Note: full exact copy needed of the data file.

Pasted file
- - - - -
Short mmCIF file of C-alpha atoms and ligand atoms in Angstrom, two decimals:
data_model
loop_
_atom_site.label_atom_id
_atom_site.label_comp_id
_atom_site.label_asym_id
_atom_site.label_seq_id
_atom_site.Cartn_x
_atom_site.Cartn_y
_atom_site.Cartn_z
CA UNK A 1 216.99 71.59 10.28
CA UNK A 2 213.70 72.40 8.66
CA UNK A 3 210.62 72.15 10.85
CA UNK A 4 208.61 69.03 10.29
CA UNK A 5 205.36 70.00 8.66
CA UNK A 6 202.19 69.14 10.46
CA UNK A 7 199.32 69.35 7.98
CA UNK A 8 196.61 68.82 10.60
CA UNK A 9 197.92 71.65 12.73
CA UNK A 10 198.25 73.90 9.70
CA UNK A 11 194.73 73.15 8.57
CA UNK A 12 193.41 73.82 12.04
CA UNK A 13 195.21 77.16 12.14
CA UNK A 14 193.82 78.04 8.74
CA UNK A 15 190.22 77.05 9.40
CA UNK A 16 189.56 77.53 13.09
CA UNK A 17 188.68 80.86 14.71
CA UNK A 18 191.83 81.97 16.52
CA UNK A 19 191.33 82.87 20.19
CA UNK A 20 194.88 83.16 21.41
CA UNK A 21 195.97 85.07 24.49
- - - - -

Short mmCIF file of C-alpha atoms and ligand atoms in Angstrom, two decimals:
data_model
loop_
_atom_site.label_atom_id
_atom_site.label_comp_id
_atom_site.label_asym_id
_atom_site.label_seq_id
_atom_site.Cartn_x
_atom_site.Cartn_y
_atom_site.Cartn_z
CA UNK A 1 216.99 71.59 10.28
CA UNK A 2 213.70 72.40 8.66
CA UNK A 3 210.62 72.15 10.85
CA UNK A 4 208.61 69.03 10.29
CA UNK A 5 205.36 70.00 8.66
CA UNK A 6 202.19 69.14 10.46
CA UNK A 7 199.32 69.35 7.98
CA UNK A 8 196.61 68.82 10.60
CA UNK A 9 197.92 71.65 12.73
CA UNK A 10 198.25 73.90 9.70
CA UNK A 11 194.73 73.15 8.57
CA UNK A 12 193.41 73.82 12.04
CA UNK A 13 195.21 77.16 12.14
CA UNK A 14 193.82 78.04 8.74
CA UNK A 15 190.22 77.05 9.40
CA UNK A 16 189.56 77.53 13.09
CA UNK A 17 188.68 80.86 14.71
CA UNK A 18 191.83 81.97 16.52
CA UNK A 19 191.33 82.87 20.19
CA UNK A 20 194.88 83.16 21.41
CA UNK A 21 195.97 85.07 24.49